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The Bow Trap


This device does duty in India and Southern Asia, where it is known
as the tiger trap.

It is easily constructed as follows: First cut a stout board five
inches in width, two and a half feet in length and about two inches
in thickness. Shave off one end to a point so that it may be driven
into the ground. At the other extremity, in the middle of the board
and about two inches from the edge, a hole one half an inch in
diameter and three quarters of an inch in height, should be made;
two auger holes, one directly above the other with the sides flatly
trimmed, will answer perfectly. The arrow should next be constructed.
This should be made of seasoned oak or ash, two feet in length,
perfectly straight, smooth and round, and one third of an inch in

diameter. One end should be notched for the bow string and vaned with
thin feathers after the manner of ordinary arrows. The other extremity
should be armed with a steel barb sharply pointed, and firmly riveted
in place. Any blacksmith can forge such a tip; the shape of which is
plainly seen in our engraving. The bow should consist of a piece of
stout seasoned hickory, oak or ash four feet long, if such a bow is
not at hand, a stout sapling may be used. The bow string may consist
of cat-gut, or stout Indian twine.

Before setting the trap, it is advisable to attract the game to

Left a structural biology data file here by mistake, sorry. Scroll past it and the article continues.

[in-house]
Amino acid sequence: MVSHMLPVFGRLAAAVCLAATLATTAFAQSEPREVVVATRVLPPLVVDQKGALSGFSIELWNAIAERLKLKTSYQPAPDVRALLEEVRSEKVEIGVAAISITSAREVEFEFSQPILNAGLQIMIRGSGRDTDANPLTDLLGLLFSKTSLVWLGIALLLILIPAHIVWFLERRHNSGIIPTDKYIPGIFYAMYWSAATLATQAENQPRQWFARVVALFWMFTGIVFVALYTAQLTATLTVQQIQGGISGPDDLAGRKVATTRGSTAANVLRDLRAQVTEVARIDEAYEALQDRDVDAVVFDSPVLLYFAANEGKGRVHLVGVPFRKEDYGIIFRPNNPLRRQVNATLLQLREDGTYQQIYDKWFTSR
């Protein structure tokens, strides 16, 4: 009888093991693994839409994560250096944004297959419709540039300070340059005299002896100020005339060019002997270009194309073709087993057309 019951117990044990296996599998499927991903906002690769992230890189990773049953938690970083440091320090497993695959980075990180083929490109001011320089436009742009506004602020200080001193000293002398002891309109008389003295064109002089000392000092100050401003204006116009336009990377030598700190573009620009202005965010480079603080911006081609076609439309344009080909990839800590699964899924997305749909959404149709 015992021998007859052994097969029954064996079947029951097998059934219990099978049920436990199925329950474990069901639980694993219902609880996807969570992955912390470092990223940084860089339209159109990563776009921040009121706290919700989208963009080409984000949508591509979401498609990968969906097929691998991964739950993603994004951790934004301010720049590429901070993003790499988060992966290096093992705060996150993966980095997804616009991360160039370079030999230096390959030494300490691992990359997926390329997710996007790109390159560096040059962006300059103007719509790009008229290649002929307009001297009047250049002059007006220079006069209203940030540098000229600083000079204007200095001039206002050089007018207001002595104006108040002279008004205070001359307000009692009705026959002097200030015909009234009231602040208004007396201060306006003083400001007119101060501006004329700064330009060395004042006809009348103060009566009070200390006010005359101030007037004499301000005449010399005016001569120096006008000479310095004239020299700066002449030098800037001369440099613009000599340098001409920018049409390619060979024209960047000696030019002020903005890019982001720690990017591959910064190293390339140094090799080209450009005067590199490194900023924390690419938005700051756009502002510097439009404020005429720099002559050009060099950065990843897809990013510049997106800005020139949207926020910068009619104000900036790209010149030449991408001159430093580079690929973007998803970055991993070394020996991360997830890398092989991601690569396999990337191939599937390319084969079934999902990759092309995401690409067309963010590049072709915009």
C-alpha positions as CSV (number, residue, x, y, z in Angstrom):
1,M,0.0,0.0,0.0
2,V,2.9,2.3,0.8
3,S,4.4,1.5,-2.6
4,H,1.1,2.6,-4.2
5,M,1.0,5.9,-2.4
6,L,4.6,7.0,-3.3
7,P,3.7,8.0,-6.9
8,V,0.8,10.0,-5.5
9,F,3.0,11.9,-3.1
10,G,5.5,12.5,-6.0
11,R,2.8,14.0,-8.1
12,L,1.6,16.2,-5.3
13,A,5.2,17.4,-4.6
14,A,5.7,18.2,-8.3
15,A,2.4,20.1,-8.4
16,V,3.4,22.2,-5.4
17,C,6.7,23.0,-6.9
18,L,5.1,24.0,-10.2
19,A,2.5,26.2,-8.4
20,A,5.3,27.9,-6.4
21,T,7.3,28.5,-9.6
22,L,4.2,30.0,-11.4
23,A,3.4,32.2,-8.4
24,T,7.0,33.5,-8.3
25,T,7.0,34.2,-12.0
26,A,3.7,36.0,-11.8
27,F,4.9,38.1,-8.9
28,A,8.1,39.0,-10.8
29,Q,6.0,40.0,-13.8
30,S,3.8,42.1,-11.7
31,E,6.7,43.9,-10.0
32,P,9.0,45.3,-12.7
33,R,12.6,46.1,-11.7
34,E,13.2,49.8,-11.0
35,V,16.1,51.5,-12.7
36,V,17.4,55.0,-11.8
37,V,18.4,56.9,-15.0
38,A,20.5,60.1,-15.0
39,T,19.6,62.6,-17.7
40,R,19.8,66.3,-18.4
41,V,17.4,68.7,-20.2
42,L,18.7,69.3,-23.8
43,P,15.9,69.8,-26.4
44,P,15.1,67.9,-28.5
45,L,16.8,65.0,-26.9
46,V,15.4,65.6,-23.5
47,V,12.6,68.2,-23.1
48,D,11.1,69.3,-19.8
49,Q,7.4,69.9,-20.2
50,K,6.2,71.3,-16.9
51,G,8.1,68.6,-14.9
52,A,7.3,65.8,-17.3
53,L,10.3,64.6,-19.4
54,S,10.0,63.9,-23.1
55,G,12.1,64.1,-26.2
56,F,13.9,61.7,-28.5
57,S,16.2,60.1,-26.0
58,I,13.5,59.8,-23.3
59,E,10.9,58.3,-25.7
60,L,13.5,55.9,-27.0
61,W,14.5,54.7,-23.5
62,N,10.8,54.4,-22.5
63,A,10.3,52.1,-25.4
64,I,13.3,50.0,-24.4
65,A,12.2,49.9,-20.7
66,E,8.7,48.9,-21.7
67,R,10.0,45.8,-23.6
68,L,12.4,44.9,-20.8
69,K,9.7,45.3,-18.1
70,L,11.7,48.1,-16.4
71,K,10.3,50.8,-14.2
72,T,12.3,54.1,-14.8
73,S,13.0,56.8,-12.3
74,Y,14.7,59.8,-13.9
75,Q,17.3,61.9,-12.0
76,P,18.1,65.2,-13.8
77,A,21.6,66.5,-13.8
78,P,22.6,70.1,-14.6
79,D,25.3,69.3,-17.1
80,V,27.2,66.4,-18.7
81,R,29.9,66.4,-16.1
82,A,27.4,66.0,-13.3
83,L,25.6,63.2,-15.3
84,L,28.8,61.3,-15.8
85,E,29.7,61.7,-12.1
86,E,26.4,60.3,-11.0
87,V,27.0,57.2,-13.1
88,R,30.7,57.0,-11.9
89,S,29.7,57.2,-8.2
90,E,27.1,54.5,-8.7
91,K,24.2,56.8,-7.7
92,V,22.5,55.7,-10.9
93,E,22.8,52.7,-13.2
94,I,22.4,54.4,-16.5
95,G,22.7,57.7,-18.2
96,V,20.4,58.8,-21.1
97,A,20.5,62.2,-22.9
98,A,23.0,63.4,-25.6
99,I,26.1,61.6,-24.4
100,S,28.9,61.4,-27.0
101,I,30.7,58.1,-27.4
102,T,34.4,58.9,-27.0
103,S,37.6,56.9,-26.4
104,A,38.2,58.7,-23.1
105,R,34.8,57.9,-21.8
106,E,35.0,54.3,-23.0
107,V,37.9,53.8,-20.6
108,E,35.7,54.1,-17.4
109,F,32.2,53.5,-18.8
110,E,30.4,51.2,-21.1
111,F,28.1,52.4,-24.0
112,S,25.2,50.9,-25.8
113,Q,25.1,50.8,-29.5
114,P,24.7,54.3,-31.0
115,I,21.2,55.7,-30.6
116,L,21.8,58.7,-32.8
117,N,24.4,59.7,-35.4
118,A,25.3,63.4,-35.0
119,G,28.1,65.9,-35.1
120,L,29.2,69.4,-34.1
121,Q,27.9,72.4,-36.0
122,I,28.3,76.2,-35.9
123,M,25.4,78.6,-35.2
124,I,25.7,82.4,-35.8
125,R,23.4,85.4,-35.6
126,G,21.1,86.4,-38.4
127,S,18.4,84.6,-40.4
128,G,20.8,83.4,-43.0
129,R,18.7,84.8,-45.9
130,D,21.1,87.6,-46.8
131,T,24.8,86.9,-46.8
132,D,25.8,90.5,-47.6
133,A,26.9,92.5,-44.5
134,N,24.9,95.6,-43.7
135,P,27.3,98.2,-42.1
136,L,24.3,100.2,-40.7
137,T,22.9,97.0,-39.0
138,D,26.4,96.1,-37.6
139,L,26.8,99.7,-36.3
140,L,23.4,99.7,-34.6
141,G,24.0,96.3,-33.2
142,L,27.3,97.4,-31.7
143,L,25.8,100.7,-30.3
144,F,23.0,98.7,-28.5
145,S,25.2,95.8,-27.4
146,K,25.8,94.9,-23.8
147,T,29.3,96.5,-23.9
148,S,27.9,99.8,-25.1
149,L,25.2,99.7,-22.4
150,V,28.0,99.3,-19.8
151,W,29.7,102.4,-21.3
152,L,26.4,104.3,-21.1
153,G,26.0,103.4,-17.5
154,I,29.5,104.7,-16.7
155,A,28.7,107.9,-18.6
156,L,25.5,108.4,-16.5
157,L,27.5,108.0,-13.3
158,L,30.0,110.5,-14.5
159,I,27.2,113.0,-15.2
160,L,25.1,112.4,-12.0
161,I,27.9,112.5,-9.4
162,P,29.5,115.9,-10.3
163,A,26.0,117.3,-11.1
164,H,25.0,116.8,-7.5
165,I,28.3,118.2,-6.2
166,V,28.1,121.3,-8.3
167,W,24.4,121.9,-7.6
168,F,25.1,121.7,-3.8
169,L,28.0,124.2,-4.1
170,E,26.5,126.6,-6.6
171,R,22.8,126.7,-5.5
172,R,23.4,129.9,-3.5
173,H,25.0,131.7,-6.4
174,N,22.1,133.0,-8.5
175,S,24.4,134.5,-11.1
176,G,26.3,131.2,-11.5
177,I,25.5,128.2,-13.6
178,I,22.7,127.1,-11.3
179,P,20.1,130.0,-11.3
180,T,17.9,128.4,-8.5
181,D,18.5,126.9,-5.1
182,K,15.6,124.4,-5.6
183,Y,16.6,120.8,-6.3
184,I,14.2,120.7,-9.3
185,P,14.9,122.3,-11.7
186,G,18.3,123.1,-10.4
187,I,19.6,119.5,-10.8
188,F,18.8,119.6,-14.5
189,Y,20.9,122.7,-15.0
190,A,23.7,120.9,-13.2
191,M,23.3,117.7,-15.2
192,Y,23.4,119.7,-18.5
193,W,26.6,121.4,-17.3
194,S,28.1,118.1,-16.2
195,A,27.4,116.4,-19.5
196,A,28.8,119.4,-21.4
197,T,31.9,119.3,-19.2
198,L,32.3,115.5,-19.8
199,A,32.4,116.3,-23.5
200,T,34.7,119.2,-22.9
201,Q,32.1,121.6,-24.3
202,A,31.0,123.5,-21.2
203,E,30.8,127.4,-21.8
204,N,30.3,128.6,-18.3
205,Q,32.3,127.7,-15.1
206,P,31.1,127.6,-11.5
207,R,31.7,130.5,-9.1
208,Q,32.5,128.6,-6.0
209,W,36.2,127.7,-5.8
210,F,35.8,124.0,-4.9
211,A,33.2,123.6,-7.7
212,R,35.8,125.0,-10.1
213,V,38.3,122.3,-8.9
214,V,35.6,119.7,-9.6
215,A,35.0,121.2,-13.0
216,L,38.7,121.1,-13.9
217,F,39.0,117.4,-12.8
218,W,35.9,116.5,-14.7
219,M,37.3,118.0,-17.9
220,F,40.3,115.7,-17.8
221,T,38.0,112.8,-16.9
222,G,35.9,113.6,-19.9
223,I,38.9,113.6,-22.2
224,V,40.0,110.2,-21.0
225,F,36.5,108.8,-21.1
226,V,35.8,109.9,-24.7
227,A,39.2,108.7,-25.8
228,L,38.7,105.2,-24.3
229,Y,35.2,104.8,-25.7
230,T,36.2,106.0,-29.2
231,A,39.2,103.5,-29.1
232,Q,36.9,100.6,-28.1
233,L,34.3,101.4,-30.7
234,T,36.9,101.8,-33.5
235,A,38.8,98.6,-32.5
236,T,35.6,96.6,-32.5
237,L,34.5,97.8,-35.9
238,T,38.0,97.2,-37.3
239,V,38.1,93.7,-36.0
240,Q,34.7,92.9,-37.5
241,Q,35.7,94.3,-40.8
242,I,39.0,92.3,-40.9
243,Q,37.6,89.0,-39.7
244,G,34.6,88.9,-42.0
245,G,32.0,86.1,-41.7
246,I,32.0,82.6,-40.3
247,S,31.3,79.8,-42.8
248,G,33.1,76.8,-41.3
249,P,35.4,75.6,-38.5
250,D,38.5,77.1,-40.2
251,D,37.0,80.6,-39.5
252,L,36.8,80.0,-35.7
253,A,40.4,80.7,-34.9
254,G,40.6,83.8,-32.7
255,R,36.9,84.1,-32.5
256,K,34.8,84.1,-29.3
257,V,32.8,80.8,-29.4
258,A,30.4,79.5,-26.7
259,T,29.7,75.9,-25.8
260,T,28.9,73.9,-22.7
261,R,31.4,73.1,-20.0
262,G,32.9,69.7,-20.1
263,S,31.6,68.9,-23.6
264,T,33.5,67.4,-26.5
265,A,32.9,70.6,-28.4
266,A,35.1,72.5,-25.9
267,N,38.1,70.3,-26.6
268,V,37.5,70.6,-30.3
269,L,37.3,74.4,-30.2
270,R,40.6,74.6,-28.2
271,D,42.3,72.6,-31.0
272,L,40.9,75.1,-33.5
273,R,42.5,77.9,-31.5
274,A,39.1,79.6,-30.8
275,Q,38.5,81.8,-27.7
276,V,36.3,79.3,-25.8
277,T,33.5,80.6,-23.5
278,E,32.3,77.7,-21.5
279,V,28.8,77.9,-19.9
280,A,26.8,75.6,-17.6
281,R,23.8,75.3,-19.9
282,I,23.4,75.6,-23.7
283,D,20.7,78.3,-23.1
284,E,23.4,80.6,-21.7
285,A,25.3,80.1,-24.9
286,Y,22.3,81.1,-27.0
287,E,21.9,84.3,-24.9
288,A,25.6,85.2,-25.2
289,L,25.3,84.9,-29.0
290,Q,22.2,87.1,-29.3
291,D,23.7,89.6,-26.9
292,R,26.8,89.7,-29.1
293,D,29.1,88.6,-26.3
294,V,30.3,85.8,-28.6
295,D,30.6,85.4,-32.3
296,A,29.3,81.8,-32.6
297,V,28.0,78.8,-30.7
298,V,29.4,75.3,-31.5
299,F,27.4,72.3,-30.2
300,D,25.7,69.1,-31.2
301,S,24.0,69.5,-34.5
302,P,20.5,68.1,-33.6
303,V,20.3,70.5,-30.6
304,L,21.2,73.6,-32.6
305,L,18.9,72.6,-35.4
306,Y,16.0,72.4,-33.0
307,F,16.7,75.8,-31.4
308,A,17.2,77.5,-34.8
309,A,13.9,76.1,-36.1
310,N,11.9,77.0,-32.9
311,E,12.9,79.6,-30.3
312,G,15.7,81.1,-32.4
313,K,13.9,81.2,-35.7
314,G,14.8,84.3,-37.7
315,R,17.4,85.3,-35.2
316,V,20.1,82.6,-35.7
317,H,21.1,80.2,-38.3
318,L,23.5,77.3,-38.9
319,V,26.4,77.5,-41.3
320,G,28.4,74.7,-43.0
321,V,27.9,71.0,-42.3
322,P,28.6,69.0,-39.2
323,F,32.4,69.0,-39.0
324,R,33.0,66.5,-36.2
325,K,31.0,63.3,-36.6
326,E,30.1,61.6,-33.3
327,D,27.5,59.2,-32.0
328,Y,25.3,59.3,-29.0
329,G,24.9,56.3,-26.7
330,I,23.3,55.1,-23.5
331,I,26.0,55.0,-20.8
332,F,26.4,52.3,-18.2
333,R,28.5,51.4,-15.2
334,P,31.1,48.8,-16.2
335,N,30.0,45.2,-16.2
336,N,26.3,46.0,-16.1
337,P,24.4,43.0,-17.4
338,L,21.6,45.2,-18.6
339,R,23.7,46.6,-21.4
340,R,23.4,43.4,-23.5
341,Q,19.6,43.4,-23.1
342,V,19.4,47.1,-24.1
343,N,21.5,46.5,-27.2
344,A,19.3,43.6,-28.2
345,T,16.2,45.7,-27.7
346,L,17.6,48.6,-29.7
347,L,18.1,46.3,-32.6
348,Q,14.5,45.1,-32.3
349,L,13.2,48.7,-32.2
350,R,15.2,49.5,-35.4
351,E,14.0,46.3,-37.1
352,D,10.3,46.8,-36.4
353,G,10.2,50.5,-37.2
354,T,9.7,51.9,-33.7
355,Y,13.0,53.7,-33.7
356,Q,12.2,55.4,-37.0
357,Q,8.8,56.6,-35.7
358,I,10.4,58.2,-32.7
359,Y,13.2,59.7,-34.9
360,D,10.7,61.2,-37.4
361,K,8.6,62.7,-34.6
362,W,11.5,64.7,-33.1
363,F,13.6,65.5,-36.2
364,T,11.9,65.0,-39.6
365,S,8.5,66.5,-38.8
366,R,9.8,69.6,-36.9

the spot selected as already alluded to in connection with the
gun trap, and particularly so when the Puma is the victim sought.
In our illustration we see the trap as it appears when set, and
the same precaution of aiming at some tree should be exercised
as advise with the gun trap. The bow should first be secured in
place directly beneath and one eighth of an inch from the edge of
the hole in the board, as seen at (a). Two large wire staples
may be used for this purpose, being passed over the bow through
holes in the board and clinched on the opposite side. The bend
of the bow and length of string should now be determined, one end
of the latter being attached to the tip of the bow and the other
end supplied with a loop. The board should then be driven into the
ground to the depth of about eight inches. We will next take up
the arrow. Pass the barb through the hole in the board and adjust
the notch over the bow-string, draw the arrow back and release the
string. If the arrow slide easily and swiftly, through the board,
keeping true to its aim, the contrivance is in perfect working
order and is ready to be set. This is accomplished by the very
simple and ingenious mechanical arrangement, shown at (b). On
the under side of the arrow just behind the barb, a flat notch
one eighth of an inch in depth and two and a half inches in length
is cut, with rounded ends, as seen in the illustration. The bait
stick should consist of a sapling about three feet in length, the
large end being trimmed so

as to fit in the hole over the arrow while the notch in the latter
rests in the bottom of the aperture as seen in the illustration
(b). The trap may then be set. Draw back the arrow, until the
notch rests in the hole in the board. Insert the bait stick very